October 29, 2013

Ben Thompson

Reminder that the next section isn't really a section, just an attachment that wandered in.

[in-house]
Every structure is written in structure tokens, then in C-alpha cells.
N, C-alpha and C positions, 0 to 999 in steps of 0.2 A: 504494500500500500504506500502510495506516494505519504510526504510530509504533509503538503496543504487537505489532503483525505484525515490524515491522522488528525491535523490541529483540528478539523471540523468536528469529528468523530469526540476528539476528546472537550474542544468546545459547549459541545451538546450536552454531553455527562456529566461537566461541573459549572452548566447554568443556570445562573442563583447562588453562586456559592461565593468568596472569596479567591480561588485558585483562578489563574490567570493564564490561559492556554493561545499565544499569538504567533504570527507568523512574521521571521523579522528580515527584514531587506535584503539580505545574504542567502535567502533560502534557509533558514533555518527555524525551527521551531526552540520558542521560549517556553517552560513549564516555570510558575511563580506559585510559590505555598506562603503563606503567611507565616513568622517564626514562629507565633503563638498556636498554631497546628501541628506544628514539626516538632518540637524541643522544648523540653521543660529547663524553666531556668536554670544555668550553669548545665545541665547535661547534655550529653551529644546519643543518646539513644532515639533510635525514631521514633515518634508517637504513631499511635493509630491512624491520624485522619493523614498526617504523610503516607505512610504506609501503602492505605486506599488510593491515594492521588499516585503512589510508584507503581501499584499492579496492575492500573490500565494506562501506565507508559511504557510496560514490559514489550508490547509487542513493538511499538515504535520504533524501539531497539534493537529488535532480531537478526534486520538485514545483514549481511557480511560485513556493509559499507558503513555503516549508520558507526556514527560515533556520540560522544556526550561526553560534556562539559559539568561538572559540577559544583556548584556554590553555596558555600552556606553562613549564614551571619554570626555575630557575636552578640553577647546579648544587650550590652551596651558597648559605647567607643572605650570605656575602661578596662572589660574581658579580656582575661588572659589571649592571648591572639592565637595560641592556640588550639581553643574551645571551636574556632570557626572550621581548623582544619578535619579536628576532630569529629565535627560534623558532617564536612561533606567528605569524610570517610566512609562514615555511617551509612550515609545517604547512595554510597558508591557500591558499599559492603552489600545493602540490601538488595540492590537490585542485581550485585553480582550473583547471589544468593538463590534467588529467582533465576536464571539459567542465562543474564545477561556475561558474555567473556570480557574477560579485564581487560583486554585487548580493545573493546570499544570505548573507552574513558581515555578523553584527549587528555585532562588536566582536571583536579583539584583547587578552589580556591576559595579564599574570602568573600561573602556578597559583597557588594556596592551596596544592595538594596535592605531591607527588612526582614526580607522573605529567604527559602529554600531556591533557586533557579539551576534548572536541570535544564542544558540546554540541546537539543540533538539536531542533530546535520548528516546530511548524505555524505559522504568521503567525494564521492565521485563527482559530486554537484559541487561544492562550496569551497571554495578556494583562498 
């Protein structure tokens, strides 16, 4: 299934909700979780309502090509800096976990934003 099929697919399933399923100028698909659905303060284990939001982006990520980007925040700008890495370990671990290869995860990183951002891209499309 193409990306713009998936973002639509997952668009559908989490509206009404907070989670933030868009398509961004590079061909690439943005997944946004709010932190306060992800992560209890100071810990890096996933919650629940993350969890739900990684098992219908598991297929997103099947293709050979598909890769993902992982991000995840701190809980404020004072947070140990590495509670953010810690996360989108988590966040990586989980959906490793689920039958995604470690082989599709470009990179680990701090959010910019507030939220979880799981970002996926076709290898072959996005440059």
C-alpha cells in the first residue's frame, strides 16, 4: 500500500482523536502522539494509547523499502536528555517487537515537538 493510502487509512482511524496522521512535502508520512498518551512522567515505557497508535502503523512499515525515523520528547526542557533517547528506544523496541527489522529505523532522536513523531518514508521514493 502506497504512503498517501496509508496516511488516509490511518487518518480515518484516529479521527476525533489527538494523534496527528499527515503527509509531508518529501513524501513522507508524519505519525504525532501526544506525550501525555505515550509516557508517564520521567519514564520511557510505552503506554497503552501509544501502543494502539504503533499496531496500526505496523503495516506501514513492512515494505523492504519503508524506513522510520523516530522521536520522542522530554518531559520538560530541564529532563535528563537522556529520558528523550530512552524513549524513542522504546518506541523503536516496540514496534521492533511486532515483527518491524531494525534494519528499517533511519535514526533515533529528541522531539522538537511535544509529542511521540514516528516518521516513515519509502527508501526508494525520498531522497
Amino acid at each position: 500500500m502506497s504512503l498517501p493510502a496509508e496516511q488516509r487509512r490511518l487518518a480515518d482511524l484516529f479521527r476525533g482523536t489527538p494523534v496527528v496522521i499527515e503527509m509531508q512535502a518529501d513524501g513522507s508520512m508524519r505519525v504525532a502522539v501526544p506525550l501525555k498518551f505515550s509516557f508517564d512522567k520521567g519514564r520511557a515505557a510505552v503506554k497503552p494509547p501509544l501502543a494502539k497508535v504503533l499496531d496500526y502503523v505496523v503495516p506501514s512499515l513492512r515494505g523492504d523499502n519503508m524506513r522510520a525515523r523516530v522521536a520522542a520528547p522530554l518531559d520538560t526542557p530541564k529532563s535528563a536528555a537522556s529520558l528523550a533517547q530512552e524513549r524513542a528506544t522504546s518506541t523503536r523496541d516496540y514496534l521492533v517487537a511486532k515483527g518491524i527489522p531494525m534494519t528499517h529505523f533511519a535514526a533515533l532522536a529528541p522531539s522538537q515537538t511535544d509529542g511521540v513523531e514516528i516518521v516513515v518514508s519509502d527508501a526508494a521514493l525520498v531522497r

Ben Thompson, gunfighter and lawman, was born in Knottingley, Yorkshire, England on November 2, 1843, the child of William and Mary Ann (Baker) Thompson. His family emigrated to Austin, Texas, in the spring of 1851. He initially worked as a printer for various Austin newspapers. At age fifteen he wounded another boy during an argument about his shooting abilities. In 1859 Thompson traveled to New Orleans to work for a bookbinder and intervened on behalf of a woman being abused by a Frenchman. He reputedly killed the offender in a subsequent knife fight. At the outbreak of the Civil War, he enlisted on June 16, 1861, in Col. John (Rip) Ford's Second Texas Cavalry regiment. He participated in two actions, the battle of Galveston Bay, where he was wounded, and the Confederate defeat at La Fourche Crossing, Louisiana. On November 26, 1863, he married Catherine L. Moore, the daughter of a prominent Austin merchant, Martin Moore. After his marriage he returned to the army and served till the end of the war. In May 1865 Thompson fatally shot a teamster in Austin after the man pulled out a shotgun during an argument over an army mule. Later arrested by federal soldiers, Thompson broke jail and left the state to join Emperor Maximilian's forces in Mexico. Fighting until the fall of the empire in June 1867, Thompson received several promotions for gallantry in action. He then returned to Texas and slightly wounded his brother-in-law, Jim Moore, who was abusing his pregnant sister, Thompson's wife. Thompson was sentenced on October 20, 1868, to four years' hard labor and sent to the Texas State Penitentiary at Huntsville, where he was held for two years until his conviction by a military tribunal was deemed illegal and he was pardoned by President U. S. Grant. After his release, he left Texas for Abilene, Kansas, undoubtedly hoping to change his fortunes. In 1871 he opened the Bull's Head Saloon with his Civil War friend, Philip H. Coe. The pair ran the drinking and gambling establishment while Abilene prospered as a railhead for the cattle drives originating in Texas. Thompson was involved in a buggy accident in Kansas City which also injured his son and his wife, who had her arm amputated. While Thompson was recovering, his partner Coe was killed in a shootout with Abilene marshal "Wild Bill" Hickok. In the summer of 1873 Thompson was working as a house gambler in an Ellsworth, Kansas, saloon with his younger brother Billy. On August 15, during a drunken altercation with other gamblers, Billy shot and killed Ellsworth sheriff Chauncey B. Whitney, a friend of the Thompson brothers. Billy Thompson fled Kansas and avoided authorities until 1876, when he was returned to Ellsworth, stood trial, and was acquitted. The jury ruled that the shooting was an accident.